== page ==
Letters to the Editors
We have to confront class size costs
© St. Petersburg Times
published March 2, 2003
Re: Class (size) warfare.
Jon East's Feb. 23 article outlining the challenges for implementing Amendment 9's class size reductions is long on finger pointing but short on solutions. Gov. Jeb Bush, contrary to public opinion, has submitted a responsible budget plan for the upcoming fiscal year that shows the economic costs for implementing the amendment.
Critics of the governor's budget seemingly can't comprehend that unfunded mandates like the class size amendment require a radical fiscal re-allocation in order to be in compliance. Economists recognize that the true cost of class size reductions is measured in the value of resources transferred away from alternative activities. This means fewer budgeted resources for higher education, health care, law enforcement and transportation.
When class size opponents were vilified last year for not supporting the education of Florida's youth, our simple rejoinder was that the amendment's noble goal must be balanced against the cost. Now that Floridians see the true economic costs associated with compliance, blame is unfairly directed at Tallahassee. The only politically feasible solution is to immediately repeal this fiscally irresponsible amendment or else endure continued accelerated budget cuts.
Numbers don't lie, people do.
Re: Higher ed. Feb. 23.
Anita Kumar's article deserves applause. However, one of the most important facts was omitted. The state subsidizes each college student with about $10,000 to keep the tuition low. This is a gross misuse of our taxes. And then, for anyone to complain about a rise in tuition cost is like rubbing salt on a wound.
Everyone needs to hear the rest of the story. I voted for the Republicans with hope that the tax burden would be reduced. It is their platform, and I will applaud them when they do it.
Dealing in deficits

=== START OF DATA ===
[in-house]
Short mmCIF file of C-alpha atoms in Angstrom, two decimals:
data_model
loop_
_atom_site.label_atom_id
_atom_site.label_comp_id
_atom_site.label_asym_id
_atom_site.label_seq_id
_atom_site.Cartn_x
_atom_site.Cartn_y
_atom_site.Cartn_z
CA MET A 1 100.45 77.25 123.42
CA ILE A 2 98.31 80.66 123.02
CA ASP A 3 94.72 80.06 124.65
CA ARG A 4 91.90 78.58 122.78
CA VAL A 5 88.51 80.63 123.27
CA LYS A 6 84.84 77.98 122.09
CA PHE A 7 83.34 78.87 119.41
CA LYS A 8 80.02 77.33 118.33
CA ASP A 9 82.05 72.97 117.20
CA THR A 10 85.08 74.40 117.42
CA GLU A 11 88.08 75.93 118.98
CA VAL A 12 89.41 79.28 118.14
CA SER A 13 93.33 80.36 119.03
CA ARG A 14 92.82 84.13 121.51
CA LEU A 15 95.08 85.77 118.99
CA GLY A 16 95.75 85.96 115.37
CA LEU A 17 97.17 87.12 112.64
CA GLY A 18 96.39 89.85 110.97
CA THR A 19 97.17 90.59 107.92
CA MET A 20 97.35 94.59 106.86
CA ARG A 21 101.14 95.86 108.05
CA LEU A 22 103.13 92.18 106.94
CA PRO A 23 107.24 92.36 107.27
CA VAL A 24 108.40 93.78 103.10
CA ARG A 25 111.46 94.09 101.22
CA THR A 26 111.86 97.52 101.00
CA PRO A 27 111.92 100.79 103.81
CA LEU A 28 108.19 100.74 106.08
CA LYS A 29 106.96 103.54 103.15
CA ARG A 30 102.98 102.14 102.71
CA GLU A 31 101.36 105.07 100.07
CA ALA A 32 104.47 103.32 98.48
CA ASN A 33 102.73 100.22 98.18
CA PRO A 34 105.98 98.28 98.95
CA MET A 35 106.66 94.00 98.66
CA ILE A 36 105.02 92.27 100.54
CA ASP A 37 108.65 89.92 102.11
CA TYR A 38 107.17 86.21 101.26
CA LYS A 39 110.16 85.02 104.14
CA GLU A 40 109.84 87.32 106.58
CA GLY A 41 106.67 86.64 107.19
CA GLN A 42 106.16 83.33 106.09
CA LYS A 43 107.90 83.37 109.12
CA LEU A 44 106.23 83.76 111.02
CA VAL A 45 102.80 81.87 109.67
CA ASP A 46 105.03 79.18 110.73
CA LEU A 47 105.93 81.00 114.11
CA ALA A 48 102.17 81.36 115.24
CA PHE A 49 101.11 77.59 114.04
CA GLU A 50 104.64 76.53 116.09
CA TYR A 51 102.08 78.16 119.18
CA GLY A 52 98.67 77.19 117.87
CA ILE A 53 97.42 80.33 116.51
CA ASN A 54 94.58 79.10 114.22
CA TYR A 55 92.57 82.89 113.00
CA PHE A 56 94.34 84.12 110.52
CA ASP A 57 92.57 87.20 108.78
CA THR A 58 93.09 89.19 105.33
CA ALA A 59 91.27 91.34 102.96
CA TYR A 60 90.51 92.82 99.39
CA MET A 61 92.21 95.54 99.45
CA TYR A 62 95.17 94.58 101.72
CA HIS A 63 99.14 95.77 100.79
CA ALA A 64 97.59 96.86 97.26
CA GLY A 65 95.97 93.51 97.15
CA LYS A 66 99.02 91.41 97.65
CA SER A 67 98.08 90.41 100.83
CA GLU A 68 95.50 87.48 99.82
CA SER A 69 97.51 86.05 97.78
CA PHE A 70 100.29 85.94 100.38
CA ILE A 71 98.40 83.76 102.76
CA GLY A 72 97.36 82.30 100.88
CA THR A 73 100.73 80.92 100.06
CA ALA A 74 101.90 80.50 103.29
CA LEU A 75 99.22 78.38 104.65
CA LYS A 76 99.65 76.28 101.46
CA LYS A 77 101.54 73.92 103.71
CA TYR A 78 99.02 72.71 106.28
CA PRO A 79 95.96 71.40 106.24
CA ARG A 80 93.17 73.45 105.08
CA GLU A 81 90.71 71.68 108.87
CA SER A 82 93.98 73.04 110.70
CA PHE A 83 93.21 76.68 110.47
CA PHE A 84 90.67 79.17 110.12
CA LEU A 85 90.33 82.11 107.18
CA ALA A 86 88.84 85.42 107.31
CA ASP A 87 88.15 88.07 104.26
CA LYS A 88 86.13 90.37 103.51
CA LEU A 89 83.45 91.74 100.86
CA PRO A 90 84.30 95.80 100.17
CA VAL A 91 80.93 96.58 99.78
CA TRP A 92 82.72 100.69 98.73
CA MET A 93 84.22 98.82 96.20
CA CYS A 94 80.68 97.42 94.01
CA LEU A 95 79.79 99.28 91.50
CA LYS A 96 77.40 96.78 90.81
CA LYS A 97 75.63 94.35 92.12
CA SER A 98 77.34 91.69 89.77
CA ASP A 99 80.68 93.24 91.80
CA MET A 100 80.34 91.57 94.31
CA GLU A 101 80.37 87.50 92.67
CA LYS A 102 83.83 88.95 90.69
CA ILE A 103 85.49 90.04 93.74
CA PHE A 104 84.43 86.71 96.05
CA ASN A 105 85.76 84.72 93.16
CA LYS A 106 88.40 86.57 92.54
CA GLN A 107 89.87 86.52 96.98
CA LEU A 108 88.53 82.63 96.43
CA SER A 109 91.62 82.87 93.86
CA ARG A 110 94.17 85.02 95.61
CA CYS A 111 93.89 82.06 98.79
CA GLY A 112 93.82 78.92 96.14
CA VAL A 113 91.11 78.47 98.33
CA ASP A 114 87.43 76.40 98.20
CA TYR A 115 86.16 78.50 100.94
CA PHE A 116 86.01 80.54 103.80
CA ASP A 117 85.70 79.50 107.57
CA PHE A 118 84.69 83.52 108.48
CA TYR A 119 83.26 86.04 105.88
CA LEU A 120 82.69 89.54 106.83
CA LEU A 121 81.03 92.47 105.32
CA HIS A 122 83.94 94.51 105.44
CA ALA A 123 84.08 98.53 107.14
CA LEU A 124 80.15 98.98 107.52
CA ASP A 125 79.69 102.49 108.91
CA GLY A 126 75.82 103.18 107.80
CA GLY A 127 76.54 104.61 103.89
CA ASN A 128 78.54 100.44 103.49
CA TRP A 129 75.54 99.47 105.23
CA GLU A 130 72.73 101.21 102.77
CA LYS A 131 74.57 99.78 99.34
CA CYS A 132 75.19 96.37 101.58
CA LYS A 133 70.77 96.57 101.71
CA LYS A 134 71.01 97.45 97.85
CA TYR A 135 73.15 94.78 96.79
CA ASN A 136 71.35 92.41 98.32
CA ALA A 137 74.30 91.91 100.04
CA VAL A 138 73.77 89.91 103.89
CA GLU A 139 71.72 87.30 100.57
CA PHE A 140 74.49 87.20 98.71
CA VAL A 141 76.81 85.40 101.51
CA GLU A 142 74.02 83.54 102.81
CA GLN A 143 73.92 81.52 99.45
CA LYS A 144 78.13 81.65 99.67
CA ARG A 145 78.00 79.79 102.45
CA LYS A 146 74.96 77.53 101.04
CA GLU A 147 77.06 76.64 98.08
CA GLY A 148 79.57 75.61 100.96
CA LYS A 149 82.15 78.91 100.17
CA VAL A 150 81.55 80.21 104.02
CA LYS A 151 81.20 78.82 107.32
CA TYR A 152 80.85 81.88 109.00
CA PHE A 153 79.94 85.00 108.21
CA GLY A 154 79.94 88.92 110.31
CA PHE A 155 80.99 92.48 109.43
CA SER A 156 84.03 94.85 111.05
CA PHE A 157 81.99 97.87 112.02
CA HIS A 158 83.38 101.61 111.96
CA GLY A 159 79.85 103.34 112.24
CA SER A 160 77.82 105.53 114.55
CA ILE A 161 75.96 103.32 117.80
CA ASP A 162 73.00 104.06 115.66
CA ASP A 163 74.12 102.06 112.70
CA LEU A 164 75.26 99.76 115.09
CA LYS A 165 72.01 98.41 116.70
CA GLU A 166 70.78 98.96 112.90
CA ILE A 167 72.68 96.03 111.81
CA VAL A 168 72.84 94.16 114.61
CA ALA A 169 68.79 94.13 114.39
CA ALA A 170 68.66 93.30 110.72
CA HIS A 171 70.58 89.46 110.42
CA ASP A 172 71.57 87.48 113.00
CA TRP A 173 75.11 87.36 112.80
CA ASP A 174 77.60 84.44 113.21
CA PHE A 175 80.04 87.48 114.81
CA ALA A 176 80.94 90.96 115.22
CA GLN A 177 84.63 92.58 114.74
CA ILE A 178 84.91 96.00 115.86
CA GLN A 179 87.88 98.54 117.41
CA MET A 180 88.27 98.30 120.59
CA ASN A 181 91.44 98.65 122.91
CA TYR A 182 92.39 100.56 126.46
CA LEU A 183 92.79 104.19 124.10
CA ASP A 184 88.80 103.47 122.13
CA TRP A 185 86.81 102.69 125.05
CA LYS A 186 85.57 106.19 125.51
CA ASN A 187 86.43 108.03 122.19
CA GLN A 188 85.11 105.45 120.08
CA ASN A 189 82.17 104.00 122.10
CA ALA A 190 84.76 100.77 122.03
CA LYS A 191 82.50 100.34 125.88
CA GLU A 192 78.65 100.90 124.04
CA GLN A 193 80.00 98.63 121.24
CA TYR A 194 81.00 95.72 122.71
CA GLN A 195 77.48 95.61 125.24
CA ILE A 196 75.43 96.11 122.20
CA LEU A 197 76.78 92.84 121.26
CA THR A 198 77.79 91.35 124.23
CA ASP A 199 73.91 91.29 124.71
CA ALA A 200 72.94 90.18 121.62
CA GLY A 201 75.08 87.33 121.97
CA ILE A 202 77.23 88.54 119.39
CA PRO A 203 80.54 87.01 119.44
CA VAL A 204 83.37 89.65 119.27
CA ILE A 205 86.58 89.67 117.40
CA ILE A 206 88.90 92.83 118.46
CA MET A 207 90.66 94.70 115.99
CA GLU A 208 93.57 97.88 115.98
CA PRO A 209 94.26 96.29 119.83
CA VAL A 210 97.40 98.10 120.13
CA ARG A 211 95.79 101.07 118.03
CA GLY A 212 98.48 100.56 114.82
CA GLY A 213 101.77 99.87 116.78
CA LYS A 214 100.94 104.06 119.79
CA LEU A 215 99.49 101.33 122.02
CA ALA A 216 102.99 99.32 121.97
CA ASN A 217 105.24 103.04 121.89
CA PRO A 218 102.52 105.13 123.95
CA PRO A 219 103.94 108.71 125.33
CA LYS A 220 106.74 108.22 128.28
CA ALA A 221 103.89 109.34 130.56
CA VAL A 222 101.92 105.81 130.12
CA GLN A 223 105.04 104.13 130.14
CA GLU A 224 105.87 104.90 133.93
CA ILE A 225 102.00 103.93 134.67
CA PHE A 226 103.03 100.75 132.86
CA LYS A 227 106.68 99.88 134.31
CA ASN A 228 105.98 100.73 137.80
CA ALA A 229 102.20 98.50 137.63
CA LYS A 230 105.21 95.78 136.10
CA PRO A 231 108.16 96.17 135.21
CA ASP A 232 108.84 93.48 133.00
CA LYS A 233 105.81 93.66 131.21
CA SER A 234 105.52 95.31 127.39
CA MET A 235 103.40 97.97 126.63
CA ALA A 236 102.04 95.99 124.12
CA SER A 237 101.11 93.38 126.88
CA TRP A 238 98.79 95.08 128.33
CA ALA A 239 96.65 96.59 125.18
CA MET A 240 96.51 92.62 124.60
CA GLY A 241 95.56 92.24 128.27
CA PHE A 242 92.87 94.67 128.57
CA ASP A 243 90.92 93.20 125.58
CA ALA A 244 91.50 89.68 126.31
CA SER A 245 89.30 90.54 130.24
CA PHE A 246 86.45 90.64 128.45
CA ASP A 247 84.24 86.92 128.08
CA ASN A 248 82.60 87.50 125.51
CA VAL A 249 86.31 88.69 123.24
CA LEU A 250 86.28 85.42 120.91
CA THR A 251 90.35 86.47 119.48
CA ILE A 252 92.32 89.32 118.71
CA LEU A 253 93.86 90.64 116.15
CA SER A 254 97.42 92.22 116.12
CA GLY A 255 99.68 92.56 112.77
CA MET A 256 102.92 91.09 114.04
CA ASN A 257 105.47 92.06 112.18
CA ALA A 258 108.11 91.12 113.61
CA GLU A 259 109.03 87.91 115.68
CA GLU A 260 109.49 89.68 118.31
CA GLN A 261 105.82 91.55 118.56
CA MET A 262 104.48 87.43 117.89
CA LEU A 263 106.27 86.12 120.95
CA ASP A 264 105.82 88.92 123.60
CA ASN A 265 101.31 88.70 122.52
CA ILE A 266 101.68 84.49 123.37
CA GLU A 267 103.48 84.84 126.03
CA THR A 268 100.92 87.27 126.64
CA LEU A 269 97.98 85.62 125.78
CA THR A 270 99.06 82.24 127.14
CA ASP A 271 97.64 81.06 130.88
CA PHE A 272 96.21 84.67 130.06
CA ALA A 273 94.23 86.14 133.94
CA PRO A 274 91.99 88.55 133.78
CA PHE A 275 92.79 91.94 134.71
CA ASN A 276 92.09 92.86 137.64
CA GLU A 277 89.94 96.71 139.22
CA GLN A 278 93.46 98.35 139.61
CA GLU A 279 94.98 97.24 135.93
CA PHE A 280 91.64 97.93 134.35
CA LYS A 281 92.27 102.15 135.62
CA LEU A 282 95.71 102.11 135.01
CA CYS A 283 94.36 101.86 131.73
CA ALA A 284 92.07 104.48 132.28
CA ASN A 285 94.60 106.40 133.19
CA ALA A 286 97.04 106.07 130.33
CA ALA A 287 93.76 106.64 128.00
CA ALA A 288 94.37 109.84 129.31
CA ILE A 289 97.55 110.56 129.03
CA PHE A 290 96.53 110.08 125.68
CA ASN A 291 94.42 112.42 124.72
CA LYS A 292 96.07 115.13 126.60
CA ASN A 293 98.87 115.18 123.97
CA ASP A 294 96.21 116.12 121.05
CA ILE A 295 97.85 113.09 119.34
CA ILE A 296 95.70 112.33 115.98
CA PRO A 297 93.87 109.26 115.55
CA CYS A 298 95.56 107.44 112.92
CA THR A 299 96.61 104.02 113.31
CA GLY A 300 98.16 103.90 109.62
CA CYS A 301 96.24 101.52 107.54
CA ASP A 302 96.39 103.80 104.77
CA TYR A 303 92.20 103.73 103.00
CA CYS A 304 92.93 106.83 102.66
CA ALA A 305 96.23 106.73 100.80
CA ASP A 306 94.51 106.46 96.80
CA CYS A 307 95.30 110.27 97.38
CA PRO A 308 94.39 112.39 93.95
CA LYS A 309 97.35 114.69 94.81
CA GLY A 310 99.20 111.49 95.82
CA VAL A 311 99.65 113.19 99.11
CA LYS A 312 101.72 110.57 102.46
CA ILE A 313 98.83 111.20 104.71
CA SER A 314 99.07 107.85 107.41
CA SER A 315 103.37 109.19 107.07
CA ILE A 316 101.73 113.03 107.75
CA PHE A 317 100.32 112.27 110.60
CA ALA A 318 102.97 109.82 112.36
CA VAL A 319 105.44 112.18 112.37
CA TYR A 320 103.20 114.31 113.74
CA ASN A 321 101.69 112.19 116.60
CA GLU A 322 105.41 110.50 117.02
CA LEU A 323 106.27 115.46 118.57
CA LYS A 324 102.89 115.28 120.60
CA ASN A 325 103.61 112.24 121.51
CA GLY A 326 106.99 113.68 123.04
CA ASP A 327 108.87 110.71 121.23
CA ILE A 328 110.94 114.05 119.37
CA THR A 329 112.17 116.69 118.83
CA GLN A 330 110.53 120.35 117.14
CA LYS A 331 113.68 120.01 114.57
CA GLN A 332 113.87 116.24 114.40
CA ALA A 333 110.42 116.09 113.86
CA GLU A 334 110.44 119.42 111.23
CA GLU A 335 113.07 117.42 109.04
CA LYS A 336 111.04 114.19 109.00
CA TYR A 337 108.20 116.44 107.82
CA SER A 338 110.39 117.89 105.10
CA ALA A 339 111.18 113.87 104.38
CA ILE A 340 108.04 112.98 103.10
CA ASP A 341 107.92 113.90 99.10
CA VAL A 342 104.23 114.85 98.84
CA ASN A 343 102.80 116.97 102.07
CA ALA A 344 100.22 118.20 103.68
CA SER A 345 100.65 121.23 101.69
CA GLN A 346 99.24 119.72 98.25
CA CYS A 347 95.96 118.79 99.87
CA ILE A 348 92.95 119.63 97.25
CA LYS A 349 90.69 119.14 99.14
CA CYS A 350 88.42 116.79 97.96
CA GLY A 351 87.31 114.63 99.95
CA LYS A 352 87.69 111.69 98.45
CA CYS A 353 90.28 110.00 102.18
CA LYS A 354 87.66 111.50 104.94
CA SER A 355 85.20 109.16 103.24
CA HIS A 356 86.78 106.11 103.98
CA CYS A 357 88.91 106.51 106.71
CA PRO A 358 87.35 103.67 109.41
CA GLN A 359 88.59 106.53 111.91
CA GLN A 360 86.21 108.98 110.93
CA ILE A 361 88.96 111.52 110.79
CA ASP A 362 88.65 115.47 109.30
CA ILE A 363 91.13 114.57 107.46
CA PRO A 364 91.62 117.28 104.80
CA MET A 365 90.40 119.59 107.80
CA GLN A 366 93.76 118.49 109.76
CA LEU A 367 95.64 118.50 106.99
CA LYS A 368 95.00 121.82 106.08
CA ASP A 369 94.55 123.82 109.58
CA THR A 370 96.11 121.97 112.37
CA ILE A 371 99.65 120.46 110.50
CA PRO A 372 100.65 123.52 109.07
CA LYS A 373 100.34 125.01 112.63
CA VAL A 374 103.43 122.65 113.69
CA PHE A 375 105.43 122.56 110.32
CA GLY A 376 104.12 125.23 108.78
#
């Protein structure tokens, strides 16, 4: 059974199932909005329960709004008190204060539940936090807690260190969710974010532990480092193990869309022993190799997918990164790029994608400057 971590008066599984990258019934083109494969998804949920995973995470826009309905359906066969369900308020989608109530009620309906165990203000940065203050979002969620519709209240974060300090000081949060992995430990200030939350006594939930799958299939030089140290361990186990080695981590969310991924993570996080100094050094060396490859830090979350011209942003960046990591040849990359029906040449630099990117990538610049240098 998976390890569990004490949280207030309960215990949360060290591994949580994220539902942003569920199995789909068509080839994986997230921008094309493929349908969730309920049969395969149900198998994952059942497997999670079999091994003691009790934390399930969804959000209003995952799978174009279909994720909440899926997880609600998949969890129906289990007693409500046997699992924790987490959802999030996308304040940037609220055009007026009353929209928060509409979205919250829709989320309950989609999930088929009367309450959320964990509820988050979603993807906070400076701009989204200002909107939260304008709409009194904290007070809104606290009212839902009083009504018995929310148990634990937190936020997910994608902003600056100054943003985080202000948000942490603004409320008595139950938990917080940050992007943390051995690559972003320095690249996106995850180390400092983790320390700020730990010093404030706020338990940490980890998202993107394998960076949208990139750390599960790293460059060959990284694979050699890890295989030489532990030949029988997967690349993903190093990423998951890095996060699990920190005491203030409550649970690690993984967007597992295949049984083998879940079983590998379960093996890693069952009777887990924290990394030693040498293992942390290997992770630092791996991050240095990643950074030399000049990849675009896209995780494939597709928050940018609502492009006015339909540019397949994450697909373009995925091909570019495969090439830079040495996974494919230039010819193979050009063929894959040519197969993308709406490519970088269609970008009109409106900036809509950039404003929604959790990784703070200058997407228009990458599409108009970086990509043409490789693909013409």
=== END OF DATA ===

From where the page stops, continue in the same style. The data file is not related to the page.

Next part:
Re: Economics 101: why deficits are bad, Feb. 24.
An article in your newspaper a few years ago said deficits are good! Republicans are in, and to hear Democrats tell it, deficits are bad.
Both Democrats and Republicans run deficits, and when they are out they blame the other party for having them. There is always something the ins say make deficits necessary: war, depression, recession, terror, suffering humanity. They are just excuses. Politicians and the people both love deficits. The people get immediate gratification, not understanding deficits are hidden taxes. And politicians get credit for giving them welfare.
Here at home, the people just voted two budget busters. Those proposals should have been accompanied by a means of paying for them -- either new taxes or cuts in other programs. Never having met a tax it didn't like, the Times is having an apoplectic attack about the latter.
An act of vengeance
Re: Inmate executed after 26 years, Feb. 27.
The article depicted the state execution of Amos Lee King as a tender and rational act. Sympathy for the family aside, he was killed to avenge a killing. Since he was killed on behalf of the state, all our hands are bloodied.
Our government apparently respects life just as much as King did. I have difficulty figuring out who's the most ruthless.
Clarence Thomas' problem
Re: Court opens door, Feb. 26.
All eight of the white Supreme Court justices, including the ultra-conservative Antonin Scalia, voted to allow black and Hispanic death row inmates in Texas to appeal their convictions if they can show that there was racial bias in a prosecutor's use of discretionary strikes of potential jurors. Clarence Thomas, the one black judge, voted against it.
Could Mr. Thomas be ashamed of his race? After all, he has a white wife and he avoids taking any position that might emphasize his being black. It's ironic that he was George Bush's replacement for the great Thurgood Marshall. Maybe Mr. Thomas should call Michael Jackson and ask him for the name of his plastic surgeon.